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<p>Oh hey, I&#8217;m back. Been a while. Today, I want to share with you how I&#8217;m using <strong><a href="https://en.wikipedia.org/wiki/Systemd">systemd</a></strong> to start my Clojure applications on <strong><a href="http://matthiasnehlsen.com">matthiasnehlsen.com</a></strong>, and keep them alive, in case anything should go wrong. These are the applications managed this way:</p>

<ul>
<li><strong><a href="http://birdwatch.matthiasnehlsen.com">BirdWatch</a></strong>, an application for tweet stream analysis, see on <strong><a href="https://github.com/matthiasn/BirdWatch">GitHub</a></strong></li>
<li><strong><a href="http://redux-style.matthiasnehlsen.com/">redux-counter example</a></strong>, a sample application for my Clojure <strong><a href="https://leanpub.com/building-a-system-in-clojure">book</a></strong></li>
<li><strong><a href="http://systems-toolbox.matthiasnehlsen.com/">trailing mouse pointer example</a></strong>, another sample application for the book</li>
<li><strong><a href="http://inspect.matthiasnehlsen.com/">inspect</a></strong>, a demo for my <strong><a href="https://github.com/matthiasn/inspect">inspect library</a></strong>. This is will soon be replaced by a new version making sense of messages passed around in <strong><a href="https://github.com/matthiasn/systems-toolbox">systems-toolbox</a></strong> applications.</li>
</ul>


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<p>Also, I&#8217;m using systemd to start up <strong><a href="http://sse-chat.matthiasnehlsen.com/">sse-chat</a></strong>, a <strong><a href="">Scala</a></strong> demo application which you can also find on <strong><a href="https://github.com/matthiasn/sse-chat">GitHub</a></strong>. However, this application is only started by systemd, but not restarted when anything goes wrong.</p>

<p>The background for this post is that I recently ordered a new <strong><a href="http://ark.intel.com/products/codename/37572/Skylake#@All">Skylake Intel® Xeon® E3-1275 v5</a></strong> based server at <strong><a href="https://www.hetzner.de/en/">Hetzner</a></strong>, and I felt it was finally time to retire the manual process startup approach I had used before. Servers should be updated as often as possible, but who does that often enough when it takes 10-15 minutes to wait for a reboot and then manually restart the processes? Certainly not me. So instead, all process startup should be automatic. Initially, I considered using <strong><a href="https://www.docker.com/">Docker</a></strong>, but regarding monitoring that the application is alive, and restarting it if not, systemd has the better story to offer. Also, I wasted way too much time on a Docker environment in my last client project, so I&#8217;m a little cured of the snake oil.<sup id="fnref:1"><a href="#fn:1" rel="footnote">1</a></sup></p>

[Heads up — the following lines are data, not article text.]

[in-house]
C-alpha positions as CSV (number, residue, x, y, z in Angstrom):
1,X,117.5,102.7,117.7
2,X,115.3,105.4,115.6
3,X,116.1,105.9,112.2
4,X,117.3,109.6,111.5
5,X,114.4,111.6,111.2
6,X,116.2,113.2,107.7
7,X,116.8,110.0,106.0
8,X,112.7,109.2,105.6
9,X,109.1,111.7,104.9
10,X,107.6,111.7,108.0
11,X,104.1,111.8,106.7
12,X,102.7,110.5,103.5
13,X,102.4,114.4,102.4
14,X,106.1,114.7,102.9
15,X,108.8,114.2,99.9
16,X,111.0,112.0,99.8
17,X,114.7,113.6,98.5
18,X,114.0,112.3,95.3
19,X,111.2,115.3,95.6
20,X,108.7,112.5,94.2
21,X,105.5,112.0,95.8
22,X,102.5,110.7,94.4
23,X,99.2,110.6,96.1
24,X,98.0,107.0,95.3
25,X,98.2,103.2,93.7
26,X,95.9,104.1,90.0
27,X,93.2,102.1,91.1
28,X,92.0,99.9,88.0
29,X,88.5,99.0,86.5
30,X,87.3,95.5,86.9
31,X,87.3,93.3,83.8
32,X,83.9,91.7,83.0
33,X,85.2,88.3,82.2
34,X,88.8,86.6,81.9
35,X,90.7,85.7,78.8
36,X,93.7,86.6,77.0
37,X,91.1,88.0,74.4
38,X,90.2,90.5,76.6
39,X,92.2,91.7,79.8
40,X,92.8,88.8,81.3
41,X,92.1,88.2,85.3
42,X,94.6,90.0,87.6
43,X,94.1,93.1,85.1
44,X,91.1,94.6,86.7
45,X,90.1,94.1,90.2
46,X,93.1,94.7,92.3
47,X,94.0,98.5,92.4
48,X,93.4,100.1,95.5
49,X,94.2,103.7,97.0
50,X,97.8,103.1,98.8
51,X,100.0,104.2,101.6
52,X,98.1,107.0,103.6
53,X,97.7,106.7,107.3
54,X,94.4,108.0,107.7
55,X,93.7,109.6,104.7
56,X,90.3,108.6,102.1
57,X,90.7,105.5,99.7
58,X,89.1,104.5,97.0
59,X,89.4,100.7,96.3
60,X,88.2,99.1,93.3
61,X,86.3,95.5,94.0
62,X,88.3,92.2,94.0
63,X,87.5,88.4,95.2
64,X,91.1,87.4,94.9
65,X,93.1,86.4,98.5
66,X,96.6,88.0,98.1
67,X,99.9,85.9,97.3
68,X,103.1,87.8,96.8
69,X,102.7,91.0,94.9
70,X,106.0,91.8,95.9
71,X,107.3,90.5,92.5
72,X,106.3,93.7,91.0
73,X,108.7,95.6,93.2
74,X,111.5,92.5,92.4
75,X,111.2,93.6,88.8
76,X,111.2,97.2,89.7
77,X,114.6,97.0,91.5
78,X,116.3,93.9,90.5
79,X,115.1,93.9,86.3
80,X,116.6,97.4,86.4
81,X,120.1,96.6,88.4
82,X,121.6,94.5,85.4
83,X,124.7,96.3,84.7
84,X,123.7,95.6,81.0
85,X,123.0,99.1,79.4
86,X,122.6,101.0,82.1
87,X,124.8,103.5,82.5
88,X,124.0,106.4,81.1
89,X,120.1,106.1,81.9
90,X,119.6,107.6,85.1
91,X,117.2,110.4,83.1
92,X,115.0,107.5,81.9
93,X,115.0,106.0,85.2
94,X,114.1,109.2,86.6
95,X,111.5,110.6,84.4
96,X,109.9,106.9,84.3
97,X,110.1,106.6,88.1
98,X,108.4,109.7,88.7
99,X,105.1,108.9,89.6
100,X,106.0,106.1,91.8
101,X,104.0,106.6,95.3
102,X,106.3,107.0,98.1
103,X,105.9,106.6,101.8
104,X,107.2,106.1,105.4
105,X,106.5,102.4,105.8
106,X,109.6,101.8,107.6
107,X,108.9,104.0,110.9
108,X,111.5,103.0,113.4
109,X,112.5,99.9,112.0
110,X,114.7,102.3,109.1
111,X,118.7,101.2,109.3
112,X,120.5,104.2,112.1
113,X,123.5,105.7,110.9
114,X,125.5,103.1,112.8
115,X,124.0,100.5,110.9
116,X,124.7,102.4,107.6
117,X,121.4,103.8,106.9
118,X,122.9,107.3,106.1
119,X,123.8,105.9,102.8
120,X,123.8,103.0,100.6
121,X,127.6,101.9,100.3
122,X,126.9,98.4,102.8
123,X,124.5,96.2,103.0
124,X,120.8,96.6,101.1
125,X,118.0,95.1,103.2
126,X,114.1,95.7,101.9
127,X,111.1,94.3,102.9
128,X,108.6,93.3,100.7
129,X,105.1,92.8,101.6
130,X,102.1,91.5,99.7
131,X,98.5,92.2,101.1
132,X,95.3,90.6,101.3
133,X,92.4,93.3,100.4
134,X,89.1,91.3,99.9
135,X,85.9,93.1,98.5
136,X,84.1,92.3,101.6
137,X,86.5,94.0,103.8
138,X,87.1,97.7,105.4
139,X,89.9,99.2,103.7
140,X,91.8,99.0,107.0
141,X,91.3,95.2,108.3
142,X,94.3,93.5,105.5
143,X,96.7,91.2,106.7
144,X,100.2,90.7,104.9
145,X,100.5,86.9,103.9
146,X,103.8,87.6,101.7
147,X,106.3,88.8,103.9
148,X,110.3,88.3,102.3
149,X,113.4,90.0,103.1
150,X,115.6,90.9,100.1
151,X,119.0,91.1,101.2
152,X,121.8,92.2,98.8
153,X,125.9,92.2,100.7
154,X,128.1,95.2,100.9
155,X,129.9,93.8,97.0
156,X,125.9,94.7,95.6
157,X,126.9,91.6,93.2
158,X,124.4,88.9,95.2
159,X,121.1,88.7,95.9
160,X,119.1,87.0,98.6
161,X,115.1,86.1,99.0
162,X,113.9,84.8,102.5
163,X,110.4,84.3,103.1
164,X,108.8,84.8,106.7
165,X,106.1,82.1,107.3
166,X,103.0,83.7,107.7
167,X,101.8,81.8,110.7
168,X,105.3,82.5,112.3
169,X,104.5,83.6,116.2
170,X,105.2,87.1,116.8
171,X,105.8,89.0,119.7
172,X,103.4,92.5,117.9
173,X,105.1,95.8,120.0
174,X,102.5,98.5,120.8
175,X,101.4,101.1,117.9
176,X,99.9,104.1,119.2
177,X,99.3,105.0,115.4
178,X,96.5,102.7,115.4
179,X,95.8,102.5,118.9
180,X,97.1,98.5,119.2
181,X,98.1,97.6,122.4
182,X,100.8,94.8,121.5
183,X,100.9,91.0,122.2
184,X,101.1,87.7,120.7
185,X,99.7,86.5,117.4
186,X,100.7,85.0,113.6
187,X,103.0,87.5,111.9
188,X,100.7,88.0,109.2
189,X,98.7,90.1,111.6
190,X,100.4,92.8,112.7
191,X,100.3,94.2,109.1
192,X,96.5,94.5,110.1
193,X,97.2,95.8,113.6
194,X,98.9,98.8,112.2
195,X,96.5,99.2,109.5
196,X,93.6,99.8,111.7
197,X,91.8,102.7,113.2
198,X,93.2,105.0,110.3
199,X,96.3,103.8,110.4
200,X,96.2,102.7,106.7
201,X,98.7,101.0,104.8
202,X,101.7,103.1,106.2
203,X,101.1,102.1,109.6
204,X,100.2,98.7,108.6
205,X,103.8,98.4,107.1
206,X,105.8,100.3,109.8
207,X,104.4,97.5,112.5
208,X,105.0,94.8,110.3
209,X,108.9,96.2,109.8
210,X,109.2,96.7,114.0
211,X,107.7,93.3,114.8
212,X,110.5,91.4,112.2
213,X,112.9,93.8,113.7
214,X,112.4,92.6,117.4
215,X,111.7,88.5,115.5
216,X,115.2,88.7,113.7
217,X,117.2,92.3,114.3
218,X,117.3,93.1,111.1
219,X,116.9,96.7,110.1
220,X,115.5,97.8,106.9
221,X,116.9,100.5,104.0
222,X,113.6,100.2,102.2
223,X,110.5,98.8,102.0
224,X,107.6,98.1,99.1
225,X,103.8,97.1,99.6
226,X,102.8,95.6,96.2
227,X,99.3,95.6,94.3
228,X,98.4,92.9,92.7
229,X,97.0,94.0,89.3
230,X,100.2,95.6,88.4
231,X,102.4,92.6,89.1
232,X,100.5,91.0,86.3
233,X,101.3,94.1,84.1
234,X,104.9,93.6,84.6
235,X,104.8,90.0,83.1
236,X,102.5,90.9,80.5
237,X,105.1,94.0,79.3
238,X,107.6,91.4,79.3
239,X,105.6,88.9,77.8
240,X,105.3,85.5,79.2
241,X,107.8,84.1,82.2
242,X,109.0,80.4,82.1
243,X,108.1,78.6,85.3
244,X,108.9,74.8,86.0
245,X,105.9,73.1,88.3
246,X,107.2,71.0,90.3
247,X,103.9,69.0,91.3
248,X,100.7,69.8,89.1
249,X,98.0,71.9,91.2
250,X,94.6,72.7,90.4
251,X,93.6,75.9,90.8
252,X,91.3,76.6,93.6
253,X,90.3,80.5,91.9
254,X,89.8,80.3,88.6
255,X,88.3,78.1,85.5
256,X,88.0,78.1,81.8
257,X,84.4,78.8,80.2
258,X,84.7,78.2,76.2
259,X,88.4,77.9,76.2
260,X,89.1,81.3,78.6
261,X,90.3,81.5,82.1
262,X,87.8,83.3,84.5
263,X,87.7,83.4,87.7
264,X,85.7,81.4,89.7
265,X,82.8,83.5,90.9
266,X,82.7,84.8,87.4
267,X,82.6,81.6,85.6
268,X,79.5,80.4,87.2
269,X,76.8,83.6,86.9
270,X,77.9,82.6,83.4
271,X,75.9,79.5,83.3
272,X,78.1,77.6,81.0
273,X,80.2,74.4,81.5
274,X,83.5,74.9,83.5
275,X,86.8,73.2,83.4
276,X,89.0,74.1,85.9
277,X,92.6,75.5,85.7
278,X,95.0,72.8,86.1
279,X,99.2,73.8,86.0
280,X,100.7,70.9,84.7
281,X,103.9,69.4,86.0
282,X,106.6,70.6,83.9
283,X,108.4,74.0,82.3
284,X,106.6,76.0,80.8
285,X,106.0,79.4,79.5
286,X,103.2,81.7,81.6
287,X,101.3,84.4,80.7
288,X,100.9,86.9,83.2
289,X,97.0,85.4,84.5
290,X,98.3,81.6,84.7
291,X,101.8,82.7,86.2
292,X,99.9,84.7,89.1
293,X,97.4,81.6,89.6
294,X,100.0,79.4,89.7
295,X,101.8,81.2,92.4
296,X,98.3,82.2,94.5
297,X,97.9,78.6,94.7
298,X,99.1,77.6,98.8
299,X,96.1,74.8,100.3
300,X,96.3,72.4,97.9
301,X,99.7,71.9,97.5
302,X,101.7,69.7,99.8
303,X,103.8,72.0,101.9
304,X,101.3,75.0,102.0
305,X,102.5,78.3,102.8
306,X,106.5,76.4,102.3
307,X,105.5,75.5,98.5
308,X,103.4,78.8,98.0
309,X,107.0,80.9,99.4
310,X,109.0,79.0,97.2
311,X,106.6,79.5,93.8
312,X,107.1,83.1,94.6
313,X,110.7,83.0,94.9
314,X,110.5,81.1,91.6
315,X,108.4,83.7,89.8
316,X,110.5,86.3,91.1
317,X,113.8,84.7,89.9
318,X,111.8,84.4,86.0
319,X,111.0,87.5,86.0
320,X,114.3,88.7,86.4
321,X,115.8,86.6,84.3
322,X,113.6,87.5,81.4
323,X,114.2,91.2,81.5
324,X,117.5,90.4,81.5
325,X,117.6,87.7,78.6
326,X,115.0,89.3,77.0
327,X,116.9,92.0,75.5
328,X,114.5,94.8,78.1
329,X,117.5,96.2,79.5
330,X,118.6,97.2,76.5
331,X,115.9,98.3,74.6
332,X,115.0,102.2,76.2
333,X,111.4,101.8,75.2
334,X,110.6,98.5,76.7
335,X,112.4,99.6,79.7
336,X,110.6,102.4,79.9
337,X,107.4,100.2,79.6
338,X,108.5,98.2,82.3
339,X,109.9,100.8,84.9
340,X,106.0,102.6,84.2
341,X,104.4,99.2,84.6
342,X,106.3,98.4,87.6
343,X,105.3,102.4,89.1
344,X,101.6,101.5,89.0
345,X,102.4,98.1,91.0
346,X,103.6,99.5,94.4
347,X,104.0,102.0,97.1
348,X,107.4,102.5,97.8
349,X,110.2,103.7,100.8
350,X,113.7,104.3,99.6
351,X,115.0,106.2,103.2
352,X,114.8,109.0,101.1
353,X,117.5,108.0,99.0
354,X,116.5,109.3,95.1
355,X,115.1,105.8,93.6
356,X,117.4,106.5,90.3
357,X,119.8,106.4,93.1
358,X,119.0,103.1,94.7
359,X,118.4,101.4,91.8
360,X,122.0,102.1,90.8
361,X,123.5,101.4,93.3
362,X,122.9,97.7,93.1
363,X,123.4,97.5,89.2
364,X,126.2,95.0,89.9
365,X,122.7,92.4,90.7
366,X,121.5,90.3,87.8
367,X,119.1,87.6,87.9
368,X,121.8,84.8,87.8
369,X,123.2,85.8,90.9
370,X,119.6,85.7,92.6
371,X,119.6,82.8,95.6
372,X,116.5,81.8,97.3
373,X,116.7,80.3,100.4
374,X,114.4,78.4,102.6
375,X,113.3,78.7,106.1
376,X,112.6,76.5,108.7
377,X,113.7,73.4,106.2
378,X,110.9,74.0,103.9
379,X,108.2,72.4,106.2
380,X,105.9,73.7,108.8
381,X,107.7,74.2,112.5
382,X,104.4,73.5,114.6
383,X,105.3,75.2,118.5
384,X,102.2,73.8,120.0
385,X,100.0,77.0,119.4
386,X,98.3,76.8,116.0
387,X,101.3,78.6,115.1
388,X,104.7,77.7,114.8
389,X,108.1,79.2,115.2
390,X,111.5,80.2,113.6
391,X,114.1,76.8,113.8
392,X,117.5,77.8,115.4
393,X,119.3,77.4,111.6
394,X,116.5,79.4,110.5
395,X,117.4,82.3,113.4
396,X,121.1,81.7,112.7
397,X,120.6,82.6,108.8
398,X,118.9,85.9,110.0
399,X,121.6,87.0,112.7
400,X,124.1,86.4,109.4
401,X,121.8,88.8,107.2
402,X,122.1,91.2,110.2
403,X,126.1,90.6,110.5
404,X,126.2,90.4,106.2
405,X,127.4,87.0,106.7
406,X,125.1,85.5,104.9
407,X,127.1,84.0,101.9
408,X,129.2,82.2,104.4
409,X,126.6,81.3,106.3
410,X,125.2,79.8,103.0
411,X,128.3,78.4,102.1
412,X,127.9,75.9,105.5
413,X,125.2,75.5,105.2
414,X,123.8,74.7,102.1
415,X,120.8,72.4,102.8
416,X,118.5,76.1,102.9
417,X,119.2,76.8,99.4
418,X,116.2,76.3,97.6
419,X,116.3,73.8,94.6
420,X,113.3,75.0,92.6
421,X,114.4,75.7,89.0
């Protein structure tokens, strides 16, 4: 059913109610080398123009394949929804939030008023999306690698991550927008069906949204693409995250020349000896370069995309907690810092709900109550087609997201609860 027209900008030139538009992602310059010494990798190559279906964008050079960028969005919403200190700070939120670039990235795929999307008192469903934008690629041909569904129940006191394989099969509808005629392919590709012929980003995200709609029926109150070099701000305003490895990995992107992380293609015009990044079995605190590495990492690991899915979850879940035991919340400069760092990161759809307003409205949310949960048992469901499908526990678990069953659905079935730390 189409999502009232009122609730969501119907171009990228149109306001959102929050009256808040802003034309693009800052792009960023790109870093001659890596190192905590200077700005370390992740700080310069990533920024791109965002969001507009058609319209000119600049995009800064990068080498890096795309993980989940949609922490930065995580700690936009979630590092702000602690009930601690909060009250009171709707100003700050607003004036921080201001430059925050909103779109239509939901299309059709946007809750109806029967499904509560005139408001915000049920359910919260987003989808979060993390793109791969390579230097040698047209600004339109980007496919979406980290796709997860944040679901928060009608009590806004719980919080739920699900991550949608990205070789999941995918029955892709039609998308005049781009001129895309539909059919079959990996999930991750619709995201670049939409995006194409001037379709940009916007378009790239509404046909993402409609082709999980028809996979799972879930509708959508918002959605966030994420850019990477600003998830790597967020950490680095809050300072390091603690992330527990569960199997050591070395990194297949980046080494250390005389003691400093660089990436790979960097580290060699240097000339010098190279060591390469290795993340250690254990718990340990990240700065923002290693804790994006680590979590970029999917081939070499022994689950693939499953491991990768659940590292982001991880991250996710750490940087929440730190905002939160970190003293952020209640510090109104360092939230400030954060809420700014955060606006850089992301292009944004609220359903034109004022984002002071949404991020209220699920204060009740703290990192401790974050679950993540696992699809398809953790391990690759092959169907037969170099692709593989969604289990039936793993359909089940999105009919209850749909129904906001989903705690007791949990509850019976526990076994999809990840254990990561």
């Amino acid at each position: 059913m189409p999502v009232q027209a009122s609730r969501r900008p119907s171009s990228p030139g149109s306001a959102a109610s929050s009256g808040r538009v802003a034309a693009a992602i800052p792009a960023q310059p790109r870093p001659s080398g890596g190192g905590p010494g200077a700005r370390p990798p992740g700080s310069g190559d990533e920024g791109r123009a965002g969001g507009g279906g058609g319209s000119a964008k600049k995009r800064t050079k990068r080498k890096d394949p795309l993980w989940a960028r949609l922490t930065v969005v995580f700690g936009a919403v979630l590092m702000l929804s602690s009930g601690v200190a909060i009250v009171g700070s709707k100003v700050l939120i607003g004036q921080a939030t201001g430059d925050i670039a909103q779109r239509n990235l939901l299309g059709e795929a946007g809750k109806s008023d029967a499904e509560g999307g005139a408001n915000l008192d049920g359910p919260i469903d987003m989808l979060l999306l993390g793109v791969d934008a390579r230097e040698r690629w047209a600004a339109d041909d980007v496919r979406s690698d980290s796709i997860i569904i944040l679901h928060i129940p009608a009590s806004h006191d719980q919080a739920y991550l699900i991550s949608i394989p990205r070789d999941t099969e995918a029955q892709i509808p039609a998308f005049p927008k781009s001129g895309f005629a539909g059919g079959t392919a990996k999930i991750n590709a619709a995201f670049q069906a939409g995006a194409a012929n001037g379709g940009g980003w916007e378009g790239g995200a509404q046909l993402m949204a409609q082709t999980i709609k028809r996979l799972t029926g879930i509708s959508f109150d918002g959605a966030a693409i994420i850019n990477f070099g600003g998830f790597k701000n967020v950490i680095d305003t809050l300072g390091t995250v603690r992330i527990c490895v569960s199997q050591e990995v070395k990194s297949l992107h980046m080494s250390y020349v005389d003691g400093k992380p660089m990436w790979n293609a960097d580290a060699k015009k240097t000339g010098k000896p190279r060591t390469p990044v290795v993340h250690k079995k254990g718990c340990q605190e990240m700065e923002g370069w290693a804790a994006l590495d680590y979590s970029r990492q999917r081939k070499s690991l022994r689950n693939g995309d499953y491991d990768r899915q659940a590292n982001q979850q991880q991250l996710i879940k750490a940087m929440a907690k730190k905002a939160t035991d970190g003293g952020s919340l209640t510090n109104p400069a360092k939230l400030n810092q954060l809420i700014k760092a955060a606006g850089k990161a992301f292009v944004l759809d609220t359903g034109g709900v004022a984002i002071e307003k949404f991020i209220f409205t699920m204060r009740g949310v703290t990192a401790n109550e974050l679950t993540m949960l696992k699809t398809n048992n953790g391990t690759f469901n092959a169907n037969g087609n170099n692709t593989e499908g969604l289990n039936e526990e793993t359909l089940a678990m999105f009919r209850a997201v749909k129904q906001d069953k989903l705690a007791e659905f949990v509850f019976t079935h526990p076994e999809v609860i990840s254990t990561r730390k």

<p>So what I wanted was restarting the machine and have all services come up automatically. Also, I wanted to use the <strong>watchdog</strong> functionality, which expects the monitored applications to call systemd with a <strong>heartbeat</strong> message and restarts the application if that heartbeat wasn&#8217;t encountered for say 20 seconds or whatever else you define there. You can read all about this mechanism in this <strong><a href="http://0pointer.de/blog/projects/watchdog.html">blog post</a></strong> by one of the original authors of systemd.</p>

<p>While my applications were running rock solid for months in a row until I finally managed to update the server and restart it, it is certainly appealing from an operations perspective to have a mechanism in place that listens for a heartbeat and restarts a process when the heartbeat does not come as expected. So I thought this might be a good opportunity to write a small library that takes care of emitting said heartbeat when an application is monitored by systemd. You can find this library on GitHub <strong><a href="https://github.com/matthiasn/systemd-watchdog">here</a></strong>.</p>